Pluto explorer to launch atop Atlas 5 rocket
Posted: July 23, 2003; Updated July 24 with Mars orbiter on Atlas 5

NASA has tapped Lockheed Martin's Atlas 5 rocket to launch the world's first robotic expedition to the planet Pluto. The New Horizons mission is scheduled for launch in January 2006.

An artist's concept of the New Horizons spacecraft. Credit: Johns Hopkins University Applied Physics Laboratory/Southwest Research Institute (JHUAPL/SwRI)
New Horizons would seek to answer key scientific questions regarding the surfaces, atmospheres, interiors, and space environments of Pluto and its moon Charon using imaging, visible and infrared spectral mapping, ultraviolet spectroscopy, radio science, and in-situ plasma sensors.

The Principal Investigator is Dr. Alan Stern of the Southwest Research Institute, Boulder, Colo. The implementing institution is the Applied Physics Laboratory of The Johns Hopkins University, Laurel, Md.

Atlas 5 was developed as part of the Air Force's Evolved Expendable Launch Vehicle program. The rocket has flown three times in the past 11 months, all successfully.

New Horizons plans to use an Atlas 5-551 version rocket with a five-meter nose cone and five strap-on solid rocket boosters.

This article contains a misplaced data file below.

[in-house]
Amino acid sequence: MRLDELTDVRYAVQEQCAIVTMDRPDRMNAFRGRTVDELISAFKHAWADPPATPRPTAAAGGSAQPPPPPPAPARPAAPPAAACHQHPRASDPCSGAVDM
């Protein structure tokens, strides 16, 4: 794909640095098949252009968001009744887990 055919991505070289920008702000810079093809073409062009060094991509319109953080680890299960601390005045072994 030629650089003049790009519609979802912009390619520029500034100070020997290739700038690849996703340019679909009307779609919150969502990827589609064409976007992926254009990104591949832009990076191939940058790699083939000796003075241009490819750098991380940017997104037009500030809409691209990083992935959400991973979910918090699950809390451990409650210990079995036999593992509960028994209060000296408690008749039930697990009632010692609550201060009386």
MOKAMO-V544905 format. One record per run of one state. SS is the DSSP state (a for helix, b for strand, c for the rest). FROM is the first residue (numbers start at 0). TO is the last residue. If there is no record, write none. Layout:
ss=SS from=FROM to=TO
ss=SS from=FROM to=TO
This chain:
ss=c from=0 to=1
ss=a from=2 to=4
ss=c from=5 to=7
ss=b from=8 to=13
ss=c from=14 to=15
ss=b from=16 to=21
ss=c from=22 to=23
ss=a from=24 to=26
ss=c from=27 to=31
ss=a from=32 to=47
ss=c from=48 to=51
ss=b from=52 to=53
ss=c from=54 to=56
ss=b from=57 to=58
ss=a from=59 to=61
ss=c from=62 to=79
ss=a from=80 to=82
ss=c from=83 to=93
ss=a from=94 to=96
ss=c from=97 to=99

"We are thrilled that NASA chose the Atlas 5 vehicle to launch the Pluto New Horizons mission," said Mark Albrecht, president of Atlas marketing firm International Launch Services. "Such high-value scientific missions require the time-critical and reliable access to space that Atlas has proven it can deliver."

This will be the second NASA mission to use the Atlas 5. Officials recently announced that the Mars Reconnaissance Orbiter shall fly atop the next-generation rocket in 2005, using the Atlas 5-401 configuration with a four-meter fairing and no solid boosters.

NASA intended to launch the Mars craft aboard an Atlas 3 but had the option to switch to Atlas 5.

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